ABSTRACT: We deep sequenced chromatin-associated RNAs (CARs) from human fibroblast (HF) cells. This resulted in the identification of 141 intronic regions and 74 intergenic regions harbouring CARS. Overall design: We purified CARs from normal HFs by isolating soluble chromatin after MNase treatment, followed by separation of chromatin fragments of different lengths on a sucrose gradient. CARs were converted into double-stranded cDNAs and sequenced using the Illumina Genome Analyzer I.
Project description:We deep sequenced chromatin-associated RNAs (CARs) from human fibroblast (HF) cells. This resulted in the identification of 141 intronic regions and 74 intergenic regions harbouring CARS. We purified CARs from normal HFs by isolating soluble chromatin after MNase treatment, followed by separation of chromatin fragments of different lengths on a sucrose gradient. CARs were converted into double-stranded cDNAs and sequenced using the Illumina Genome Analyzer I.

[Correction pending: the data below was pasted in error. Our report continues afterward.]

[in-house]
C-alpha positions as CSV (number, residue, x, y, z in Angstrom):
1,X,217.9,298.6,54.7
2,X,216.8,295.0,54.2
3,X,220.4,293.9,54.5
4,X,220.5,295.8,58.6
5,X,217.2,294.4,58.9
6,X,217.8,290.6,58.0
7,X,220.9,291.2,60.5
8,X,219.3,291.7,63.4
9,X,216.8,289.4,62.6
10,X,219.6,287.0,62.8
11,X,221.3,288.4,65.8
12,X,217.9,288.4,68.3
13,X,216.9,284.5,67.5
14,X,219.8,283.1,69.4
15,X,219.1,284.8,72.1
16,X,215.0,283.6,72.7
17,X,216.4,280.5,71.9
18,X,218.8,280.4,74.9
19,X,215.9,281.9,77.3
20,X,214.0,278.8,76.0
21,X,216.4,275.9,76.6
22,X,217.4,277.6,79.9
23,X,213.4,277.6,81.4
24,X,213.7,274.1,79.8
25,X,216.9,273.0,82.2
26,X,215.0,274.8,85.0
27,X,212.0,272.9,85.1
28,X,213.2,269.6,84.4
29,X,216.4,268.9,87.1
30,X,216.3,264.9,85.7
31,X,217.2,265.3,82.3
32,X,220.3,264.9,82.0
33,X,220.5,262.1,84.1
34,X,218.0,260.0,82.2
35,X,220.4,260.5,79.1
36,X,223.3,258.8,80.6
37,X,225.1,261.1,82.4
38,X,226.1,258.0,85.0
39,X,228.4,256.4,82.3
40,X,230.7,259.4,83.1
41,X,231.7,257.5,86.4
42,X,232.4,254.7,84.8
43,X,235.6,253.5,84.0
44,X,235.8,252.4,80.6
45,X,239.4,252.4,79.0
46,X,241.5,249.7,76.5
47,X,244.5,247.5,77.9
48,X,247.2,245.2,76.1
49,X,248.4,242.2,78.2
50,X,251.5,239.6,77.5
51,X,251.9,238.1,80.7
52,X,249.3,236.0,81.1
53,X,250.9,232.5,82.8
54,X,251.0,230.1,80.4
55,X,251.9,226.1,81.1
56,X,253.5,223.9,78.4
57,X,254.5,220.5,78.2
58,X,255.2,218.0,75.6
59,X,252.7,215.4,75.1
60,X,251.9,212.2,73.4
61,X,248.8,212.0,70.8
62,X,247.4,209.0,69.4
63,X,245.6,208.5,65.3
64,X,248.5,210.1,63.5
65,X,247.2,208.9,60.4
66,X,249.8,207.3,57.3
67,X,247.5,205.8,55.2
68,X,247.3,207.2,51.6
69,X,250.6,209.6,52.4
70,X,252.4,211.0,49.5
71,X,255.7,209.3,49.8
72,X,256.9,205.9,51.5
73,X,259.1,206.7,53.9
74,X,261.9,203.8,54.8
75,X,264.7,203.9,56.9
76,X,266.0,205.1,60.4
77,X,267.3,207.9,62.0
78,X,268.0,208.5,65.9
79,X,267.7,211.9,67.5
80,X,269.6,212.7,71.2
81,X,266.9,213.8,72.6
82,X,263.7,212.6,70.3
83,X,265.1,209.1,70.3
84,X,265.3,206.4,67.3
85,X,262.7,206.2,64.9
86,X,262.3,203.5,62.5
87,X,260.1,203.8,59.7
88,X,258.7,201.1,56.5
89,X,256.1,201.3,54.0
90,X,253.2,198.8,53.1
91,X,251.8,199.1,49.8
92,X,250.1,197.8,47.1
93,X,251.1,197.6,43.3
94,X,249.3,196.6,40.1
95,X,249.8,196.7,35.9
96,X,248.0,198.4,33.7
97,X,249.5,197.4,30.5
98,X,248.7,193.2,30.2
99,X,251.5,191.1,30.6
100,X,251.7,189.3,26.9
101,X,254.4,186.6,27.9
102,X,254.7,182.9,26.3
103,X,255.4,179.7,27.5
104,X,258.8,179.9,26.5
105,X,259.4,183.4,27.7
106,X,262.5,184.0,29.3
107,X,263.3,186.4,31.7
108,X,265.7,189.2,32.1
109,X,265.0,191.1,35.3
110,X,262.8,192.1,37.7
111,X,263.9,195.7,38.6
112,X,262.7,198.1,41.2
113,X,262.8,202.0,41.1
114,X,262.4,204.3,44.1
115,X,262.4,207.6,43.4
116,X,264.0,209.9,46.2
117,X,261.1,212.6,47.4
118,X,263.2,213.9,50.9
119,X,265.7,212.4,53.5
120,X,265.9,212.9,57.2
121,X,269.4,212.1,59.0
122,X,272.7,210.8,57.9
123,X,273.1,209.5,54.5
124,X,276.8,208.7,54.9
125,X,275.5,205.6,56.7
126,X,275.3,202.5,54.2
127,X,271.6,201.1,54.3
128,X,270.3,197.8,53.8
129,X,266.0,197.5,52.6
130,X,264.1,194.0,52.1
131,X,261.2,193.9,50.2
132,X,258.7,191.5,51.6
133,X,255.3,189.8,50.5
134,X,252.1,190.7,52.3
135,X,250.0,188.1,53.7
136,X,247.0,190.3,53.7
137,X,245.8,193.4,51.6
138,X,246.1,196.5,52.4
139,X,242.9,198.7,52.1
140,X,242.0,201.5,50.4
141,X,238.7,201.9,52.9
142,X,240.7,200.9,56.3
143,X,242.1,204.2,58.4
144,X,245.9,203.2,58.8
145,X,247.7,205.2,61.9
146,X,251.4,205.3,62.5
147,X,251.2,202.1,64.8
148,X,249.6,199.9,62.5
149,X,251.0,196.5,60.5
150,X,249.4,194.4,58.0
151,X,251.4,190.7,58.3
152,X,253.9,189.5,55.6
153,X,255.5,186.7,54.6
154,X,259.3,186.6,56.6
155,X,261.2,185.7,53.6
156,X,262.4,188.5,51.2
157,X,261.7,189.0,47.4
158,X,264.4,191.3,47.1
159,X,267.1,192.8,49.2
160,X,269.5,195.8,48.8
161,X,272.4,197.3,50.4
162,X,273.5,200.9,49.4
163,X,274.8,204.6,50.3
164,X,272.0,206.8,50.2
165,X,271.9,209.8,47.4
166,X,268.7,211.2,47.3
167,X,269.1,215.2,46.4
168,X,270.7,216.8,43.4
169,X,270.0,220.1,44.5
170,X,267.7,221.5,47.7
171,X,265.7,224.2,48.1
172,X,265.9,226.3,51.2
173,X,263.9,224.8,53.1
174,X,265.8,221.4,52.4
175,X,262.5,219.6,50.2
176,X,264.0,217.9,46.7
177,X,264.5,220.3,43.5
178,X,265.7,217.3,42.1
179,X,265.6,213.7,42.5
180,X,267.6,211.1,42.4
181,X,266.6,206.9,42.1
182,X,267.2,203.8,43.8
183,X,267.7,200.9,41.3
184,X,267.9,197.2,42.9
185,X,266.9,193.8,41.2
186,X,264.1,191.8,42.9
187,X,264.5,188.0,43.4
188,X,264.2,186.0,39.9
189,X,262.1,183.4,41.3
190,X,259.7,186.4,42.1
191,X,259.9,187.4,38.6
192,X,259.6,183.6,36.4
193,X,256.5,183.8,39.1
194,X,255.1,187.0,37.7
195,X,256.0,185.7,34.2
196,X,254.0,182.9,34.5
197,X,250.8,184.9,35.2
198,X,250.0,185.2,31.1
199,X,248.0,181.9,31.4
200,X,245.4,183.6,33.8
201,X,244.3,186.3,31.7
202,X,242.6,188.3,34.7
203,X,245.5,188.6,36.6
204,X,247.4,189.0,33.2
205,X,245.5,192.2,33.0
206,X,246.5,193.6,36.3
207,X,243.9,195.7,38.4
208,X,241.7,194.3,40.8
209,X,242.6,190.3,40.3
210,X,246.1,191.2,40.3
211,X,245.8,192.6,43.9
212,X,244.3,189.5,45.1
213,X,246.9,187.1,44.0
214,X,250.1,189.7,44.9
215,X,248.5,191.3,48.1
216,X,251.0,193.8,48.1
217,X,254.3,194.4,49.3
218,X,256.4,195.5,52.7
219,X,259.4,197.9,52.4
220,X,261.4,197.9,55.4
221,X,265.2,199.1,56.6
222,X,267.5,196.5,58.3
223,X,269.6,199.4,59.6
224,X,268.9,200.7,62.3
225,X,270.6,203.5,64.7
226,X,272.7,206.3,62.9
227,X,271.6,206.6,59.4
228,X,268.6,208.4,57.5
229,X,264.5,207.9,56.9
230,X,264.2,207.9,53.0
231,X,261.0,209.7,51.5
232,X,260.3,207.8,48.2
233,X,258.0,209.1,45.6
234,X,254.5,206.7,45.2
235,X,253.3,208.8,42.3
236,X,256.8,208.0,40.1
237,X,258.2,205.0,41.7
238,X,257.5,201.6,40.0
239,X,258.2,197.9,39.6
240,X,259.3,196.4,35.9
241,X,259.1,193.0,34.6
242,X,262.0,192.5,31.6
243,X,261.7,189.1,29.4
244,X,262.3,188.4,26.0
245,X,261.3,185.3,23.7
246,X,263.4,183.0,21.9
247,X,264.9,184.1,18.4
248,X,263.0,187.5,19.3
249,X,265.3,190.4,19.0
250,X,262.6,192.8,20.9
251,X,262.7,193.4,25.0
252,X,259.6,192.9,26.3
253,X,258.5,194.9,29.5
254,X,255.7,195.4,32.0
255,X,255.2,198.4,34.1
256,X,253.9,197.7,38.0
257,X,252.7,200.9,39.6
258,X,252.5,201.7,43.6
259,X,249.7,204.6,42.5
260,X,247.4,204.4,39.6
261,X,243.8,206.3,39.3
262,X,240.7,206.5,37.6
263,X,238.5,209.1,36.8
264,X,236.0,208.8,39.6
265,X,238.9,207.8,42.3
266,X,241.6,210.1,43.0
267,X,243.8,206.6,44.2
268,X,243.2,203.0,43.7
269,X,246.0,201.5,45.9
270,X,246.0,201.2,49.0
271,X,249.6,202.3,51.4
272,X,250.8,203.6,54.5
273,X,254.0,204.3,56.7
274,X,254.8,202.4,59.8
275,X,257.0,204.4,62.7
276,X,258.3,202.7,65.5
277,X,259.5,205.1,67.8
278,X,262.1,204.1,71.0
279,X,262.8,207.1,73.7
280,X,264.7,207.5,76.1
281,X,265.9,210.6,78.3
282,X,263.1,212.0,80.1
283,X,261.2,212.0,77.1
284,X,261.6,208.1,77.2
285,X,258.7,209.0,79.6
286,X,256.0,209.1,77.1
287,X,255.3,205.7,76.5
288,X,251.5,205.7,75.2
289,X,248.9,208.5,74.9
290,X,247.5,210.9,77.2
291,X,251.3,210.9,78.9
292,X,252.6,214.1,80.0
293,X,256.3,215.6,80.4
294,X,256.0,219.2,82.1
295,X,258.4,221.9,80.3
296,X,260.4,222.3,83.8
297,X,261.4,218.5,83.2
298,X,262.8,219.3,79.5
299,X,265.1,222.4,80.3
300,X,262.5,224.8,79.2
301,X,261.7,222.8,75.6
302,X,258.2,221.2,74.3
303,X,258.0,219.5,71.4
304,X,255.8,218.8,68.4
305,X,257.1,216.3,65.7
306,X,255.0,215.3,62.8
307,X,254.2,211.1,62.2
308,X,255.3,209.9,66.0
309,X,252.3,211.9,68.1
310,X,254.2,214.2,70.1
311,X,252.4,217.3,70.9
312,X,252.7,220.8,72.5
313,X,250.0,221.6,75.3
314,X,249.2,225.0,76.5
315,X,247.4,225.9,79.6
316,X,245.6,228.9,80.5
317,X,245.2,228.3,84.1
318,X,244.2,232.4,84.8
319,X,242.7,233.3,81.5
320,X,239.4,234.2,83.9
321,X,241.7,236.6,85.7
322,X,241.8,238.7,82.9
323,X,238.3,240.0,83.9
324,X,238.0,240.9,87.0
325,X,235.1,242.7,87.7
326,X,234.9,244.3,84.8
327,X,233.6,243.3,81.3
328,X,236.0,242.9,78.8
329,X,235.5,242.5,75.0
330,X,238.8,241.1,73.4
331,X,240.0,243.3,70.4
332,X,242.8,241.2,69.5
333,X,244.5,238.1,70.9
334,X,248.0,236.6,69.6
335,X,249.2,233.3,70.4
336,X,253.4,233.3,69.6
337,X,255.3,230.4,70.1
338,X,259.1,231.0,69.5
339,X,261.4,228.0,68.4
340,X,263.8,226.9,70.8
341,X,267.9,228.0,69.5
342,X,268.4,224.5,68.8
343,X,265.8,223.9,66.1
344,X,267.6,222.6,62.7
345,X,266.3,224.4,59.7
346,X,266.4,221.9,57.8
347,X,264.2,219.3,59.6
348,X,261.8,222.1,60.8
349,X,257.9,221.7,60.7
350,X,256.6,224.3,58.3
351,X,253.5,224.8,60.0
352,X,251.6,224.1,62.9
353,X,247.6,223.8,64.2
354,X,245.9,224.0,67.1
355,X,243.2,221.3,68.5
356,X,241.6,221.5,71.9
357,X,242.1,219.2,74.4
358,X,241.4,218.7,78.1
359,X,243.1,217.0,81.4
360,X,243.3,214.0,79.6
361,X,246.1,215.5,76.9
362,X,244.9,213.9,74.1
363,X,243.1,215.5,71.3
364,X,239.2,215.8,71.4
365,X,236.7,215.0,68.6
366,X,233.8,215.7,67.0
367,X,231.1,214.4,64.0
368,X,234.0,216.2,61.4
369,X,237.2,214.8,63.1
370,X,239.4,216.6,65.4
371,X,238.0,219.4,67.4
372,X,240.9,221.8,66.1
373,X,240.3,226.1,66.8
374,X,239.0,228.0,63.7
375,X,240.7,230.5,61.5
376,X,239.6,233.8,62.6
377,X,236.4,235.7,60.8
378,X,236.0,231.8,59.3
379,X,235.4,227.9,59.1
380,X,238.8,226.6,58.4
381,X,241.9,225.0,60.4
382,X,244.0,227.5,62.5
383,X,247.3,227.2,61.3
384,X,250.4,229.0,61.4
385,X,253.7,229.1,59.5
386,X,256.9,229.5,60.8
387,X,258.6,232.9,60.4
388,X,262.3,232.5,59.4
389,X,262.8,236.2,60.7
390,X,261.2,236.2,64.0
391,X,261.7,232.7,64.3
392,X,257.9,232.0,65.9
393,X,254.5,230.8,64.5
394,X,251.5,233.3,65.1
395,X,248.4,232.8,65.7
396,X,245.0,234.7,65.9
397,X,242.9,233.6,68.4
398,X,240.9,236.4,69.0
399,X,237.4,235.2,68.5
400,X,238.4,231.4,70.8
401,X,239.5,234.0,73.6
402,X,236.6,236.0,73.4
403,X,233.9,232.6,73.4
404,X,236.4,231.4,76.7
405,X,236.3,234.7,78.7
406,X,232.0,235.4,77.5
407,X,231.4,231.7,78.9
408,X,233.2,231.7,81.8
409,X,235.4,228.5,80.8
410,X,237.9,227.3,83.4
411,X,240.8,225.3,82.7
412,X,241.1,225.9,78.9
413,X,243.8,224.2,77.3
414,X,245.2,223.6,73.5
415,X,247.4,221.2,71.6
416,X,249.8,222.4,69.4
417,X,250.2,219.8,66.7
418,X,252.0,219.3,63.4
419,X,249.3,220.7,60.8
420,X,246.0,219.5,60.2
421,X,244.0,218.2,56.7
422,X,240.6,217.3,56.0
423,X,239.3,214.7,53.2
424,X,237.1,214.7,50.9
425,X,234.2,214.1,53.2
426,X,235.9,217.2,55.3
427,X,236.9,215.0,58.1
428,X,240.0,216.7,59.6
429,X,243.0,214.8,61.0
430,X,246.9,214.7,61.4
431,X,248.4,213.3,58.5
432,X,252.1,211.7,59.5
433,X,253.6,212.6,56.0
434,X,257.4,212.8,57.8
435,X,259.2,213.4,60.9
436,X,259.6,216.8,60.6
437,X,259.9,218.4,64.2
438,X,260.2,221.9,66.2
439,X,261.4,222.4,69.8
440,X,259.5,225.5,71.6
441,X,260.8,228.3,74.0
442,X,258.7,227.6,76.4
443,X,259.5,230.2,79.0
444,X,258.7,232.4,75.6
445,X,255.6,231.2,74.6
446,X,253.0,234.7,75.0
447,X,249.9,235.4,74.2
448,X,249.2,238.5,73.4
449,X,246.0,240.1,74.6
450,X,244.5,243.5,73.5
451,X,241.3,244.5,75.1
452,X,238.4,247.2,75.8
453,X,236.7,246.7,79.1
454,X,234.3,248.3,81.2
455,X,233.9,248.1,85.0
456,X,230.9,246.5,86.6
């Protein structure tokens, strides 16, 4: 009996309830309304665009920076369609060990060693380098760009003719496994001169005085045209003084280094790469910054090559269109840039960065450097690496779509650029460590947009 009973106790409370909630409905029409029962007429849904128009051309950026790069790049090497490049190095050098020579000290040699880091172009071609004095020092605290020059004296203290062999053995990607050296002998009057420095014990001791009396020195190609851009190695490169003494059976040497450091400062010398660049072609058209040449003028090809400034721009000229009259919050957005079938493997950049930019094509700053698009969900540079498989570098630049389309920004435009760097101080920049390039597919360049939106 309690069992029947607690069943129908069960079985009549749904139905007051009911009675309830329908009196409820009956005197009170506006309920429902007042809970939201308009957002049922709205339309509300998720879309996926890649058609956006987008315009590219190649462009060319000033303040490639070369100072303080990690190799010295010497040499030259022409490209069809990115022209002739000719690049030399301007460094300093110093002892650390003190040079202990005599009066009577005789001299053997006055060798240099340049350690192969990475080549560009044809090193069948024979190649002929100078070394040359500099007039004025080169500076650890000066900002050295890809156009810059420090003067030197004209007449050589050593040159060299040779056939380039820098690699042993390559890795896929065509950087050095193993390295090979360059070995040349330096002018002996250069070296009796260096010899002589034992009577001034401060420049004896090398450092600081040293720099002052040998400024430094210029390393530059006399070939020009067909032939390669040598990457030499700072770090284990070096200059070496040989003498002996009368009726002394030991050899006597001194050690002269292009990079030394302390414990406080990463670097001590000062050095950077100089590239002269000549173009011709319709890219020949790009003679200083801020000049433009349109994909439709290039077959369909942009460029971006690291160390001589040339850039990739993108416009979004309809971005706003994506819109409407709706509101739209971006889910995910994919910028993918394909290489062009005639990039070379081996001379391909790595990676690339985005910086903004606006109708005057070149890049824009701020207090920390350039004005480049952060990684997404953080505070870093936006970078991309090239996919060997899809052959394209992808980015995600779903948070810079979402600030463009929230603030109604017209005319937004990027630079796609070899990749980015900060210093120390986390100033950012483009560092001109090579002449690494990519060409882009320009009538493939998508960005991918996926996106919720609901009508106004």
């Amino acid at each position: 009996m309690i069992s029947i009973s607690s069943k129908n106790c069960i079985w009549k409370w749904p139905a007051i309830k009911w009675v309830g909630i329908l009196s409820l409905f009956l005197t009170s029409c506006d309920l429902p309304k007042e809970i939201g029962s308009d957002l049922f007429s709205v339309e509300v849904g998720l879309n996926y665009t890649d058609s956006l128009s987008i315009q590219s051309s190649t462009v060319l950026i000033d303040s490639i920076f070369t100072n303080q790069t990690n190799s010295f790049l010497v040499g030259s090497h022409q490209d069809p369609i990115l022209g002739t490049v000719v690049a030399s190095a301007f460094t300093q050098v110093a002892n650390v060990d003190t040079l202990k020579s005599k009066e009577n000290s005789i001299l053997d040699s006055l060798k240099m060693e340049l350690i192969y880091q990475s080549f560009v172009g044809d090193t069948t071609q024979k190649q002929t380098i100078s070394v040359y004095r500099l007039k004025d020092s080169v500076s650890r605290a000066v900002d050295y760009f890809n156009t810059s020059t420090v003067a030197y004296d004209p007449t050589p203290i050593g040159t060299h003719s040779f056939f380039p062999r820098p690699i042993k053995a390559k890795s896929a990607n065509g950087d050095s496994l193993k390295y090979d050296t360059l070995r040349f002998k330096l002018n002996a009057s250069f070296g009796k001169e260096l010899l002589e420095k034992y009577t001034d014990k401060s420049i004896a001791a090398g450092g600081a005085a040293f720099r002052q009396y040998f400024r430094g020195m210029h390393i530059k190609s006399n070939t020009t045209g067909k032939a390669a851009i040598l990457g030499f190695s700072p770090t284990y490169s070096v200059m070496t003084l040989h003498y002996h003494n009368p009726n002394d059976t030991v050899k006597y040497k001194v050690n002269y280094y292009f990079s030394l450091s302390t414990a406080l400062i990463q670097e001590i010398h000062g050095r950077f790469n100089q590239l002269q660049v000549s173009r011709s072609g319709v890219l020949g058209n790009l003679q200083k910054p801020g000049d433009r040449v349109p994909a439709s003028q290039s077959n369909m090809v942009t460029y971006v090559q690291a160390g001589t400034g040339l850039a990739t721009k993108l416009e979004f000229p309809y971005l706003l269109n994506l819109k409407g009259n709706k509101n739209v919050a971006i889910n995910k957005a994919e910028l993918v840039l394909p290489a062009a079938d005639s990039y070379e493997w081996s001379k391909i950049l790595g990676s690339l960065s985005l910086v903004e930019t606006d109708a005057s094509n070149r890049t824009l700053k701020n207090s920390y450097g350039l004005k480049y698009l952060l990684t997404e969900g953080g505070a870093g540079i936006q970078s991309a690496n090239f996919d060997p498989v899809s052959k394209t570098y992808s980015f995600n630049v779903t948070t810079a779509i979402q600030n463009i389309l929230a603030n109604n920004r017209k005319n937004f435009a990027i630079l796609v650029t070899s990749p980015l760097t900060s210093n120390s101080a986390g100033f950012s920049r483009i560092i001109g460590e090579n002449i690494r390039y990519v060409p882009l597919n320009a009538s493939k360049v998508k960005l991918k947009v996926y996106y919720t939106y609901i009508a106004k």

Project description:Human T cells isolated from healthy donors were transduced with non-tonically signaling CARs or tonically signaling CARs, each with CD28z or 4-1BB costimulatory domains Human T cells isolated from healthy donors were transduced with non-tonically signaling CARs or tonically signaling CARs, each with CD28z or 4-1BB costimulatory domains